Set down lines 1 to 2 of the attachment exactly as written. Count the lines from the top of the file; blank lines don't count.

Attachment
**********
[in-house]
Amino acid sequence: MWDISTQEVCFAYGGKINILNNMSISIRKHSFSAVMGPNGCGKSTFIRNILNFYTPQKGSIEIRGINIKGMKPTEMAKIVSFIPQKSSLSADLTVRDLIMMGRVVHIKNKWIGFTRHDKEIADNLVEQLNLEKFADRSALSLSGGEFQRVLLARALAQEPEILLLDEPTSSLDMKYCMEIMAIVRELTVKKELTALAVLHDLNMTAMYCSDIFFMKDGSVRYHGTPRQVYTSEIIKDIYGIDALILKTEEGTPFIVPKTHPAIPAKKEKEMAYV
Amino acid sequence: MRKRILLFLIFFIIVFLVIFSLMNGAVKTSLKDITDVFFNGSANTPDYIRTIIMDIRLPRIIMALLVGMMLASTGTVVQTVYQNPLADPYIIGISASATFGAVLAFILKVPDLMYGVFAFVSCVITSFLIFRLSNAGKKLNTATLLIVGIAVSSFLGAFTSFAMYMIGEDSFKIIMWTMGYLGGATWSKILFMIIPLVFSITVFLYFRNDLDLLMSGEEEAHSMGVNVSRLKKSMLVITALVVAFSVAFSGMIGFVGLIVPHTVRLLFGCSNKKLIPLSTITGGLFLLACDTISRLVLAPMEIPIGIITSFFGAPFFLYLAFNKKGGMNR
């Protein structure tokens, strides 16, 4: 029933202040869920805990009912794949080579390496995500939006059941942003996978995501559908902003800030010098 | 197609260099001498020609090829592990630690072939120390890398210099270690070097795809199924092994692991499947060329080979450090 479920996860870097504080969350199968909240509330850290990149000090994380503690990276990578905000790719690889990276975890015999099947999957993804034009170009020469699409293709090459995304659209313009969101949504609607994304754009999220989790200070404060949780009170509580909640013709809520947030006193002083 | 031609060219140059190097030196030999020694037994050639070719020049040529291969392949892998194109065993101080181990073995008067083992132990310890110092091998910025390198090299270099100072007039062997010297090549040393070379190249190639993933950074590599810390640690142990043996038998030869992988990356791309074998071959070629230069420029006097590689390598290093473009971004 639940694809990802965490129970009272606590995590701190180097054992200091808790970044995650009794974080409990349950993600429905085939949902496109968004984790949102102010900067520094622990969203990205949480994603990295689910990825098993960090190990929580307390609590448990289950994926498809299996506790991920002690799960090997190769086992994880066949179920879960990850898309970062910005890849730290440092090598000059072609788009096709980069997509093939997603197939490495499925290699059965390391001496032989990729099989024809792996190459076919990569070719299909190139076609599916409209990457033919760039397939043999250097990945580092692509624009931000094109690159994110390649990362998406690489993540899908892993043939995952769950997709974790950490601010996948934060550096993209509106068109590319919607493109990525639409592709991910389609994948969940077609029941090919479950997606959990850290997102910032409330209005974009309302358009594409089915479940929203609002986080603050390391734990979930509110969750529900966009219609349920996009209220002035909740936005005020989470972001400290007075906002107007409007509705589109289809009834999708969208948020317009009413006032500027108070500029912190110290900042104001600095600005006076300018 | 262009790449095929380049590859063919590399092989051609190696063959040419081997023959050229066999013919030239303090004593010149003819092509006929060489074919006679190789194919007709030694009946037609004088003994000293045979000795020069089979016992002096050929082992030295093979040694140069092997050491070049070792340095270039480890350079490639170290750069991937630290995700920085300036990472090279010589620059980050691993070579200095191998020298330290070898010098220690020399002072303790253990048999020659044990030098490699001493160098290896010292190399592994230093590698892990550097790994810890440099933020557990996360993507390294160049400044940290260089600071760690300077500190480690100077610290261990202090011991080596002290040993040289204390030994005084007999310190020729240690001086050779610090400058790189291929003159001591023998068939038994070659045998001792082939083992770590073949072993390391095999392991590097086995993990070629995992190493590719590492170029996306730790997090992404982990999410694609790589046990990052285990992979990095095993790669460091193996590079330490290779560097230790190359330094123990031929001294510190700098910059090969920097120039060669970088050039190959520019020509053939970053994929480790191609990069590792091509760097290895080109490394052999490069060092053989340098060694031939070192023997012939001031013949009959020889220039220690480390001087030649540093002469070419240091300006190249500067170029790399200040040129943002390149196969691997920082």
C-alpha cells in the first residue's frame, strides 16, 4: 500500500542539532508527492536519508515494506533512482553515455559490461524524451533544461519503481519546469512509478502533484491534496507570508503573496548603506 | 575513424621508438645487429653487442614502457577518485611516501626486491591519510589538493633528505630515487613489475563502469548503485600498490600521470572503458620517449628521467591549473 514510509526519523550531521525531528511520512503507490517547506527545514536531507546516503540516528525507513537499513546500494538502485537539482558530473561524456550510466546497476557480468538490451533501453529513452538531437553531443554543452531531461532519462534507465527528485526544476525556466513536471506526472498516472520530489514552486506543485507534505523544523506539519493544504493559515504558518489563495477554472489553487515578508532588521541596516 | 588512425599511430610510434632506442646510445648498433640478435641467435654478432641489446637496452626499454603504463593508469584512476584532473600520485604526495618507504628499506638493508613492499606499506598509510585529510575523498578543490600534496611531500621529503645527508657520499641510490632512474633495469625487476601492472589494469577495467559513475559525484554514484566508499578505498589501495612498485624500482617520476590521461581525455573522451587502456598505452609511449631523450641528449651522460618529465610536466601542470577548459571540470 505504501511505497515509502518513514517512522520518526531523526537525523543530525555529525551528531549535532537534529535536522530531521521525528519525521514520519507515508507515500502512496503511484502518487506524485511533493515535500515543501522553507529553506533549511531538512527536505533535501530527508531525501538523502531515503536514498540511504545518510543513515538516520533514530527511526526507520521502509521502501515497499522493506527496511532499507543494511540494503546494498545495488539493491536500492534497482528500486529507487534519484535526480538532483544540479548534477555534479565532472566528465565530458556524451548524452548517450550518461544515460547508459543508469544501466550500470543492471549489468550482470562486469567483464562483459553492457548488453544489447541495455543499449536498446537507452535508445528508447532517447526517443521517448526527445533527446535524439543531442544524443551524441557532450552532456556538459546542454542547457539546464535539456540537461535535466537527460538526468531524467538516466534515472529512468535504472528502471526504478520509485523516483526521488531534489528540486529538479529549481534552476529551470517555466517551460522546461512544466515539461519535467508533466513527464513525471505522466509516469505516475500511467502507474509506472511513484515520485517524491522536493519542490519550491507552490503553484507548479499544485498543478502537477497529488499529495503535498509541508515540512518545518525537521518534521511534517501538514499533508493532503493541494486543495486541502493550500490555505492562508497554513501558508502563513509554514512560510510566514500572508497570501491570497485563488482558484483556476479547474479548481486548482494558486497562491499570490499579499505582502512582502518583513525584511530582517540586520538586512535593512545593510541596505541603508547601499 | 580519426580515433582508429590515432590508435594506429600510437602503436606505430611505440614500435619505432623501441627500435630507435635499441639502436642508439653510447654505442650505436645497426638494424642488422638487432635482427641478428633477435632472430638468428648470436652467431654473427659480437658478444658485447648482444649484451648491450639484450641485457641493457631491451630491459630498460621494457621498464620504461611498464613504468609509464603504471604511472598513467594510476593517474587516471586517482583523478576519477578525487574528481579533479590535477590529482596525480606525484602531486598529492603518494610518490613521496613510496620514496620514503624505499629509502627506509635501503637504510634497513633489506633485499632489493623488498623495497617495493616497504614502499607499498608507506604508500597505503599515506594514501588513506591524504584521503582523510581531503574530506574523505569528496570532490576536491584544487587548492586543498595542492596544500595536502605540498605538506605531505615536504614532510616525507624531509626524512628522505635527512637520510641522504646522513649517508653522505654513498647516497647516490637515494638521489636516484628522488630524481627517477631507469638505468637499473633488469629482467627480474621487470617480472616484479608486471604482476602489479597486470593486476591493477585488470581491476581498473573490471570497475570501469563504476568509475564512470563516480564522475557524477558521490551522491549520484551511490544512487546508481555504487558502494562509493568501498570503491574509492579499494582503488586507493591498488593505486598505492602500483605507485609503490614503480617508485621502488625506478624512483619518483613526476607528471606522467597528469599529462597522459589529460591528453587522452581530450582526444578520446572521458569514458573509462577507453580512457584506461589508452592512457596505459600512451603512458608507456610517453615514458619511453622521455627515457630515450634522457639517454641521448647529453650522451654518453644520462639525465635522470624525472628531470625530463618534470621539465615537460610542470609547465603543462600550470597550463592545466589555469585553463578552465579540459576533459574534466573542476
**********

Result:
[in-house]
Amino acid sequence: MWDISTQEVCFAYGGKINILNNMSISIRKHSFSAVMGPNGCGKSTFIRNILNFYTPQKGSIEIRGINIKGMKPTEMAKIVSFIPQKSSLSADLTVRDLIMMGRVVHIKNKWIGFTRHDKEIADNLVEQLNLEKFADRSALSLSGGEFQRVLLARALAQEPEILLLDEPTSSLDMKYCMEIMAIVRELTVKKELTALAVLHDLNMTAMYCSDIFFMKDGSVRYHGTPRQVYTSEIIKDIYGIDALILKTEEGTPFIVPKTHPAIPAKKEKEMAYV